Pride: Celebration and Condemnation

A Root Takes Hold

On June 18th, 1969, a police raid on the Stonewall Inn in New York’s City’s Greenwich Village rocked the gay community and left a ripple that continues to this day. At the time, Stonewall was a haven for locals and street kids who came to dance, mingle and party hard at the only gay bar in the city. The bar operated out the back door and under the table. It was a target for underage drinking and drug dealing. But, this was the refuge for a community alienated simply for being born a certain way. As a result of that violent night, something sparked, marking one of the first well-known spontaneous rebellions to come out of the LBGTQ community against the police and governmental oppression of sexual minorities.

Michael Fader, who was in the club the night of the raid, explained,
“Everyone in the crowd felt that we were never going to go back. It was like the last straw. It was time to reclaim something that had always been taken from us. It was something that just happened. All kinds of people, all different reasons, but mostly it was total outrage, anger, sorrow, everything combined, and everything just kind of ran its course. It was the police who were doing most of the destruction. We were really trying to get back in and break it free. There was something in the air, freedom a long time overdue, and we’re going to fight for it. It took different forms, but the bottom line was, we weren’t going to go away. And we didn’t.” *1 –Michael Fader, riot participant
“The Mattachine Society newsletter a month later offered its explanation of why the riots occurred: “It catered largely to a group of people who are not welcome in, or cannot afford, other places of homosexual social gathering…. The Stonewall became home to these kids. When it was raided, they fought for it. That, and the fact that they had nothing to lose other than the most tolerant and broadminded gay place in town, explains why.” *1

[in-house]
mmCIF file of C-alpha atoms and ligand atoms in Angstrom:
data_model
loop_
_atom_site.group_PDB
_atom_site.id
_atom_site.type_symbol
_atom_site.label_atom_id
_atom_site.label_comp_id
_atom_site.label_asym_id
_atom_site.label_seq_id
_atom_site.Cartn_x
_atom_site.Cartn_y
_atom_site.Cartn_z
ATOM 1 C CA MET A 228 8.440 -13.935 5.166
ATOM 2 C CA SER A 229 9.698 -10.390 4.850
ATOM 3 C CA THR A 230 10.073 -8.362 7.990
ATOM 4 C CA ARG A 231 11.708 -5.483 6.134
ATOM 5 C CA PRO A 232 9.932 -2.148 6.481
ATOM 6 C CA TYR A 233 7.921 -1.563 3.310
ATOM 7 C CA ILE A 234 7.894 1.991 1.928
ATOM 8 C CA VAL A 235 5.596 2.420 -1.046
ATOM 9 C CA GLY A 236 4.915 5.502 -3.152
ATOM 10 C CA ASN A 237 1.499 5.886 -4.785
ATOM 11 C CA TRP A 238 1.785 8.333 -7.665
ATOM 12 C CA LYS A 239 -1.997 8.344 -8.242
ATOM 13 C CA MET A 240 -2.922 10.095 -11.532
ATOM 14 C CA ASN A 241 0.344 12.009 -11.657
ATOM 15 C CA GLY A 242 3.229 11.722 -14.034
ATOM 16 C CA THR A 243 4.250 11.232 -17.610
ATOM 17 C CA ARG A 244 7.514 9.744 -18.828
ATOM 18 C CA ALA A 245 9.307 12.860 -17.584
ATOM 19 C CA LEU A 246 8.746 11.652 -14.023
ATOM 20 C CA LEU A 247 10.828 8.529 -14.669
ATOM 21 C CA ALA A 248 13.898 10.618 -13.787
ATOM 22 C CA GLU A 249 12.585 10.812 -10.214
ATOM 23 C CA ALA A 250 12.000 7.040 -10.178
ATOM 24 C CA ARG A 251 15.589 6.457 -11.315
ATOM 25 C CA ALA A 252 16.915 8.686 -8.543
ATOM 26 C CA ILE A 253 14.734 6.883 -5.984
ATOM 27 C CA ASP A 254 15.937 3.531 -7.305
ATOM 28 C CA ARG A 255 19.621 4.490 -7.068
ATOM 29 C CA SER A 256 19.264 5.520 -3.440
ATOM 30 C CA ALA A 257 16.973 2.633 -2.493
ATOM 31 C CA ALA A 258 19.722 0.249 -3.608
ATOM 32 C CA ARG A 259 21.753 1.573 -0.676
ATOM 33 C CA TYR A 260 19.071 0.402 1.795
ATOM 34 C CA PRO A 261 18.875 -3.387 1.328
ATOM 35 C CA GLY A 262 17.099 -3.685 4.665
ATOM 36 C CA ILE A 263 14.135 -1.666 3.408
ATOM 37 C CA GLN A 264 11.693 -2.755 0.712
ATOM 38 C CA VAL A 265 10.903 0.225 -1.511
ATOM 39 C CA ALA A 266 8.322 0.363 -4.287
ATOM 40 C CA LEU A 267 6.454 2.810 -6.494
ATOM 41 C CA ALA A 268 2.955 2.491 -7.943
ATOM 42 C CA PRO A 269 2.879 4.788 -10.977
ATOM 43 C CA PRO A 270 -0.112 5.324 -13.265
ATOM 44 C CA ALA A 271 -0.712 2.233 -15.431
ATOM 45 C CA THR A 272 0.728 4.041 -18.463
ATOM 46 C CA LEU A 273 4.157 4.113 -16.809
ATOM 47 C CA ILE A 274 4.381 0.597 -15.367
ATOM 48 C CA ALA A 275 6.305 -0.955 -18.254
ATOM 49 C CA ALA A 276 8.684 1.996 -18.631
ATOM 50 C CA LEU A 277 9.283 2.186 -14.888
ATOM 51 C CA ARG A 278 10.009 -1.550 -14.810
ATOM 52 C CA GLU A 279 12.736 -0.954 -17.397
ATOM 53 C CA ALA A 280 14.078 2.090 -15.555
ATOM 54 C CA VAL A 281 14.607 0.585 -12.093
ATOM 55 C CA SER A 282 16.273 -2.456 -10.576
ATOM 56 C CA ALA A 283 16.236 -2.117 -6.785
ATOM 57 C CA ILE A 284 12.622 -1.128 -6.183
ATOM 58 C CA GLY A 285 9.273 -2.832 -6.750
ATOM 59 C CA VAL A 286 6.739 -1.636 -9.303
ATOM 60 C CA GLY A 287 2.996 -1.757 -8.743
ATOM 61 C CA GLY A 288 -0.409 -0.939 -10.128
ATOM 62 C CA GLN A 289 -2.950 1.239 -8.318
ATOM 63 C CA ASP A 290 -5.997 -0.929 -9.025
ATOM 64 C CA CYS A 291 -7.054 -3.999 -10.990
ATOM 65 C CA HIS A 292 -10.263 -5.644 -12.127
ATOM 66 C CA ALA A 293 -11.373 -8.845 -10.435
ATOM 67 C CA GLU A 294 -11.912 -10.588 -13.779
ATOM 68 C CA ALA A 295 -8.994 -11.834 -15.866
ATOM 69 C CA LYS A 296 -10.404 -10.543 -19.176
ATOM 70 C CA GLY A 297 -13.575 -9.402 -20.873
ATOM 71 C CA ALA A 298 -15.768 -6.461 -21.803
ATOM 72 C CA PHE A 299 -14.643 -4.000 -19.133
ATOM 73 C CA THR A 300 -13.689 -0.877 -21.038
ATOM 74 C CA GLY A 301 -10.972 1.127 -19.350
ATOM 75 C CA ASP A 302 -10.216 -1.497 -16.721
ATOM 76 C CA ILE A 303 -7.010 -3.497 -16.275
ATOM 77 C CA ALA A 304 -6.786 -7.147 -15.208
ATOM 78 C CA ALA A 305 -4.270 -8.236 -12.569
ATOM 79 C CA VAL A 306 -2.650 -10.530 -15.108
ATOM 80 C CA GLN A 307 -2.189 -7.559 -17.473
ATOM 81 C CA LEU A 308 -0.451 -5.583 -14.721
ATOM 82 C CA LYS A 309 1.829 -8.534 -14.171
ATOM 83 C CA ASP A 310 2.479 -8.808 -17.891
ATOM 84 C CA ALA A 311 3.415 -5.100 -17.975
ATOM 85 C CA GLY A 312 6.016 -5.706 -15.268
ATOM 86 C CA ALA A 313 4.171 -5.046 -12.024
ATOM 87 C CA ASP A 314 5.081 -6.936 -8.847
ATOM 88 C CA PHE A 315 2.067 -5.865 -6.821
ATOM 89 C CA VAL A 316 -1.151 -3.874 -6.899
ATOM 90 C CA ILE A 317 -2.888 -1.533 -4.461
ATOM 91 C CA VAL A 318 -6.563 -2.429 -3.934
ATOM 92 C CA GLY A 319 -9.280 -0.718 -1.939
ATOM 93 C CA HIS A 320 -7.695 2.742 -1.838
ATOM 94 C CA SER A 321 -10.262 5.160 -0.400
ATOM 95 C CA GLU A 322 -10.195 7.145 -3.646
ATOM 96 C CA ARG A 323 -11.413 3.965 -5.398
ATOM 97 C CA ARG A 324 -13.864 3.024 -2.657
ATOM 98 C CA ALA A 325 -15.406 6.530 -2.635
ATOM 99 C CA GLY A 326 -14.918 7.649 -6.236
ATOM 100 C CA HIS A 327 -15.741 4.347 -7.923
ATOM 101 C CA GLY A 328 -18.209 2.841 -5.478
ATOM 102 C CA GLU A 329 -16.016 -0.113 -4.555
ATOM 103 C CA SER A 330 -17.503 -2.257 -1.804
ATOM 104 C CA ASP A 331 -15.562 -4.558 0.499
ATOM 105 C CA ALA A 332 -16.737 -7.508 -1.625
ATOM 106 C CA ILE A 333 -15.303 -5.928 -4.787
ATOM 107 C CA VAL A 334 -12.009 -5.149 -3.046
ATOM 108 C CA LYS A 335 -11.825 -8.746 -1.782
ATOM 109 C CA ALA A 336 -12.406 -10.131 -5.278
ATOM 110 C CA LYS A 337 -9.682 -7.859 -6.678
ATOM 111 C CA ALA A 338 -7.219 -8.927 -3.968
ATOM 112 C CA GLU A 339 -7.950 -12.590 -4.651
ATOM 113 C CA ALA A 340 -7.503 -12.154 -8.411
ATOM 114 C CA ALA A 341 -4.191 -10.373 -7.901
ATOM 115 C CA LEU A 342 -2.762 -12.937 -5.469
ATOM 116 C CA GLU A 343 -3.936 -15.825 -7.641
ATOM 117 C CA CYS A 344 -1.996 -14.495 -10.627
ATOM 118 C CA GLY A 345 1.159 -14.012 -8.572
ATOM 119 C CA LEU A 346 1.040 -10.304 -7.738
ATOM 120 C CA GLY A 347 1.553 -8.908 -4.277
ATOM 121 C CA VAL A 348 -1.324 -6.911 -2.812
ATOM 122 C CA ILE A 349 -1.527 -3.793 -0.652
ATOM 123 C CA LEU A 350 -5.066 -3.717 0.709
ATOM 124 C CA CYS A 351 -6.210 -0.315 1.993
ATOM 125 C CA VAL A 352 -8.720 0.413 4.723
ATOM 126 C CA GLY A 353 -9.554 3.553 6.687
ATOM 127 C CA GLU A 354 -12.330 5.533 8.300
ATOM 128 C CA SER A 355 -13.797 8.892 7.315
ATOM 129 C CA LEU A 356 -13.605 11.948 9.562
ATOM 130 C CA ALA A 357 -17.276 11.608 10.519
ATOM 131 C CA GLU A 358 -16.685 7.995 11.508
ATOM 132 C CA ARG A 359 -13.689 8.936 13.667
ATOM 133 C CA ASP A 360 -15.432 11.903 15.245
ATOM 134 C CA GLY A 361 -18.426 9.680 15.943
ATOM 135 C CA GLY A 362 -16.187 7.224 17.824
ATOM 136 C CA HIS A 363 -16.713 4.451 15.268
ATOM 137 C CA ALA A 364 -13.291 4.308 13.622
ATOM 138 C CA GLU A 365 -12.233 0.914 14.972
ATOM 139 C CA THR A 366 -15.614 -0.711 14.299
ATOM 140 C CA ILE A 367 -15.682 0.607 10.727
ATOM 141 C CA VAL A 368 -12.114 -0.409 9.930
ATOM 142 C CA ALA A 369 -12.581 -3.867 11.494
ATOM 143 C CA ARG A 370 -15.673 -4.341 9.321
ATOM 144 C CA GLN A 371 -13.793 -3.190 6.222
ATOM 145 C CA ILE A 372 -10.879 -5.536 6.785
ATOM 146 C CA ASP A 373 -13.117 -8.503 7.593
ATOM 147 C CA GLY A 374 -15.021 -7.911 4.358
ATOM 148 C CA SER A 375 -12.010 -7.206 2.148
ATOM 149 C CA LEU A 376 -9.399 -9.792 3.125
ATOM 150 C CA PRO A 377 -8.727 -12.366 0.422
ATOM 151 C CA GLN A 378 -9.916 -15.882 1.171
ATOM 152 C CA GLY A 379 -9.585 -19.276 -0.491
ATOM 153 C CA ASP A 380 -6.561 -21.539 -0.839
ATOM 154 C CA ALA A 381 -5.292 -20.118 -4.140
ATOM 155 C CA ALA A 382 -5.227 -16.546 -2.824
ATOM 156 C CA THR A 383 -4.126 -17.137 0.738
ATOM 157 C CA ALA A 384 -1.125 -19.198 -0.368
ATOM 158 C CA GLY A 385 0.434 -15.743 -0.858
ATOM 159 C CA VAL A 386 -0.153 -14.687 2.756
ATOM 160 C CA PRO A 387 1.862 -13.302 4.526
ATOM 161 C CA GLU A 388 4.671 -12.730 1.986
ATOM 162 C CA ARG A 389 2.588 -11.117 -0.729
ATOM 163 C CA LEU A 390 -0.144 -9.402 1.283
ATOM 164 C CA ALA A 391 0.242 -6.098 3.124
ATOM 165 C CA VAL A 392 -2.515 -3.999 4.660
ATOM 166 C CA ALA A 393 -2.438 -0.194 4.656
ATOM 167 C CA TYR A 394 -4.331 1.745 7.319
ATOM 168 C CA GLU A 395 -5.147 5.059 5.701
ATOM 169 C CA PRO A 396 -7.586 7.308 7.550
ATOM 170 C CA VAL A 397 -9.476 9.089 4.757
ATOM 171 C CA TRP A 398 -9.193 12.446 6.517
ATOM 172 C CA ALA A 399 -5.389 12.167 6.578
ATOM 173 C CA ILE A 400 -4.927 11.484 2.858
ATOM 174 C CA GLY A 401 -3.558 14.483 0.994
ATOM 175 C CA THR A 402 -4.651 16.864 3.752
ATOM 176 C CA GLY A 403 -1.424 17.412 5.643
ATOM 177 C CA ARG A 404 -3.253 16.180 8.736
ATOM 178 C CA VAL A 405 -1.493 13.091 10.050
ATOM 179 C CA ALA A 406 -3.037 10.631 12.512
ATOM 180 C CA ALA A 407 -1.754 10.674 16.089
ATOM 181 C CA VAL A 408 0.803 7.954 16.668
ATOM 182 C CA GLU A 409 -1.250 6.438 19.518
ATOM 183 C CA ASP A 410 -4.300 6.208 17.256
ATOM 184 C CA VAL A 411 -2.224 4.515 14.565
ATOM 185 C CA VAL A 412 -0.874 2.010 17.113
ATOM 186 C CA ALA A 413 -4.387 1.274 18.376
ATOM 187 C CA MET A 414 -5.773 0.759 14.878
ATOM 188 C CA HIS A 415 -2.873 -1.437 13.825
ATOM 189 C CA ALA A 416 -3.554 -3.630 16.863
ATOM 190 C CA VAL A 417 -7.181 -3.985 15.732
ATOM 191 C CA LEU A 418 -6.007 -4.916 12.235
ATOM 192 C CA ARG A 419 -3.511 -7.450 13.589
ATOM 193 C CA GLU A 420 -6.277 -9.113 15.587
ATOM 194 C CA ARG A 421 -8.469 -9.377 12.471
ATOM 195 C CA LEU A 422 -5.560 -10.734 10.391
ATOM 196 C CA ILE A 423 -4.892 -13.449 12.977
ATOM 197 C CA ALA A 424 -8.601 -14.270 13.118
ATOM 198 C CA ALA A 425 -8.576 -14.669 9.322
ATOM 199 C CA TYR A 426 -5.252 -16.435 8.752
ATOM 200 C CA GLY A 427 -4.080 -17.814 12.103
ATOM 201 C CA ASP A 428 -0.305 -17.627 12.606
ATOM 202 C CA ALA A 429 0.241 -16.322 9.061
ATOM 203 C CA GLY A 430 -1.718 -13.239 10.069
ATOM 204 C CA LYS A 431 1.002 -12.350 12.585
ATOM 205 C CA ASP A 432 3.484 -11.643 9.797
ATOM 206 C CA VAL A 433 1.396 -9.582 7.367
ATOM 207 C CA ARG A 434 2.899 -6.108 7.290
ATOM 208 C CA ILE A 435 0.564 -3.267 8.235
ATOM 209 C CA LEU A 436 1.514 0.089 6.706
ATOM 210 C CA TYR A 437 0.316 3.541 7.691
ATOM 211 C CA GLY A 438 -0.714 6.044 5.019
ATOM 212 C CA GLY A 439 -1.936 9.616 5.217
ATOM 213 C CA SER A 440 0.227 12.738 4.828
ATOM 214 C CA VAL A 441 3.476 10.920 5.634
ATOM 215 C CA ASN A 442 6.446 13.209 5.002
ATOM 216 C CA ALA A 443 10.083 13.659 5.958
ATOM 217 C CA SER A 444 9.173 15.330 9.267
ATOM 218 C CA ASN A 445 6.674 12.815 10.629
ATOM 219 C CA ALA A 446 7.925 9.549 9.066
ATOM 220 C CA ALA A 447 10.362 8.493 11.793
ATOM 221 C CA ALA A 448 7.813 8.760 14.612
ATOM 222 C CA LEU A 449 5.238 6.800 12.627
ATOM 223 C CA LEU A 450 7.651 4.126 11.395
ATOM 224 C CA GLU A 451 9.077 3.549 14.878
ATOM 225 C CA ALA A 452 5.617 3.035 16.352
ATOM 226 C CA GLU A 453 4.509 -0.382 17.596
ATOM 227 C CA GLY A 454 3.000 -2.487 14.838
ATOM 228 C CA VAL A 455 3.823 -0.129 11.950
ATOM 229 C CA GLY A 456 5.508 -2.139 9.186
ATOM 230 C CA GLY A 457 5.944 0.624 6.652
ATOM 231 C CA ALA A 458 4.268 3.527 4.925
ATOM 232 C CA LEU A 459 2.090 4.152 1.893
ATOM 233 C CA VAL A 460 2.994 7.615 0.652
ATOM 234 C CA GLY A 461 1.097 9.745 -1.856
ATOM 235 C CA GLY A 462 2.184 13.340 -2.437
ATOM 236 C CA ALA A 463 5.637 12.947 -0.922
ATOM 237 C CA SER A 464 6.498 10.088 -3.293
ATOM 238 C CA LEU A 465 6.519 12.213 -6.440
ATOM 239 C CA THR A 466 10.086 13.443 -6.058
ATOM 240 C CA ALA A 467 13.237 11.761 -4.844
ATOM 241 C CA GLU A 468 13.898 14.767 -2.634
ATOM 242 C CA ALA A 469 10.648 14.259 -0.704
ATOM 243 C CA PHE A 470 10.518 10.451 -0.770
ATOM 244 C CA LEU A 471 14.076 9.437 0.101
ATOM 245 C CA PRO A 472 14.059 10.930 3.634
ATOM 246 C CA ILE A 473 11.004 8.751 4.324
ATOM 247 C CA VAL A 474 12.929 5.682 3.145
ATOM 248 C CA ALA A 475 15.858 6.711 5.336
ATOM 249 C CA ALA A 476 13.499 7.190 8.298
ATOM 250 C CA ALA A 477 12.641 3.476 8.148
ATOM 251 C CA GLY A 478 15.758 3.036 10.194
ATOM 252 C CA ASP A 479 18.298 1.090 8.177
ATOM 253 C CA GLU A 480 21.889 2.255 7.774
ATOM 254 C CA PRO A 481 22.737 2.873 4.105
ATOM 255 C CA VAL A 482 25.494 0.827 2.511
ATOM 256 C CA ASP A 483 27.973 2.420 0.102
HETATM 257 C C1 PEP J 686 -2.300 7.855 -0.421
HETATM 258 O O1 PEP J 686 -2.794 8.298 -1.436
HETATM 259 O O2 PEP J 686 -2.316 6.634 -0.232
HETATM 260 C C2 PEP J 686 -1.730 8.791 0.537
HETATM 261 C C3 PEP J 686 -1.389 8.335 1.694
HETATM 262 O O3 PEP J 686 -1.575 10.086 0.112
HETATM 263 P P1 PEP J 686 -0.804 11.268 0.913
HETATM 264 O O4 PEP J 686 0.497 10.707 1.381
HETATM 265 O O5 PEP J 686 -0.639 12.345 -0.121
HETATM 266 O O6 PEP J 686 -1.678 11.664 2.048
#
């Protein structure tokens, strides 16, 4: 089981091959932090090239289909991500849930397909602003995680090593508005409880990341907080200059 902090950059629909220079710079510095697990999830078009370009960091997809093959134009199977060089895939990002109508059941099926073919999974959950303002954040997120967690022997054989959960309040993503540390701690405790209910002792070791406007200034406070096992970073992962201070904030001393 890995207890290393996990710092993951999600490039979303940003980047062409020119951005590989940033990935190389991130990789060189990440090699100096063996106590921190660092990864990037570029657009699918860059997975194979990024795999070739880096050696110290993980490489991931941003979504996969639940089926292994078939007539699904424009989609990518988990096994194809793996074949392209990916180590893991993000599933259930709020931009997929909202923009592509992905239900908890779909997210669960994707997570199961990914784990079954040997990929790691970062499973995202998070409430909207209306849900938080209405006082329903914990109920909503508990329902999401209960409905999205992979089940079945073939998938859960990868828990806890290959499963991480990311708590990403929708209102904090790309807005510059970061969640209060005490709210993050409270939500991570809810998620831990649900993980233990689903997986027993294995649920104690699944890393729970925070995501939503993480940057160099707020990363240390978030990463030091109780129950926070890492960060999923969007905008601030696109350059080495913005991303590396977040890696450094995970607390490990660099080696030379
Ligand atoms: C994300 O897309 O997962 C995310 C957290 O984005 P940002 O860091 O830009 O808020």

A year later, the first Gay-In and Gay Pride March was held in San Francisco, New York, Los Angeles and Chicago. Overnight groups across the country organized and paired their messages with new alternative media outlets. Commemorating the 1 year anniversary of Stonewall didn’t come without arrests in The Bay though, and since then global movements to normalize, legalize and legitimize the LBGTQ world with the rest have had their extreme ups and downs. PRIDE, now a tradition over 40 years old, continues to be an annual fixture of the Bay Area and a display of how far we have come but also how painfully far we still have yet to go.

Celebration

The San Francisco Gay Pride Parade is the second largest LBGTQ gathering in the world, second only to Sydney, Australia. The event features over 250 parade contingents, 300 exhibits and 20 different stages & venues. Over one million people frpm around the world are expected to attend, dressed to impress for 2 days of theatrical, political, musical and visual expression. This downtown pop-up arena costs $4million to produce and relies on the help from various donors and sponsors. A minimum $5 donation gets you in, which helps support and sustain the parade every year. Since 1997 Pride has given out over 2.1 million in grants to causes such as breast cancer research, HIV/AIDS organizations and non-profits that serve the local LBGTQ community. Pride also gets a lot of help from their sponsors, which include heavy-hitters like Bank Of America, Wells Fargo, Nike, Bud Light and ClearChannel, just to name a few. What started as a movement to raise awareness and end sexual discrimination for good has become a corporate-sponsored festival, intertwined with activism, consumerism and a few conflicting interests.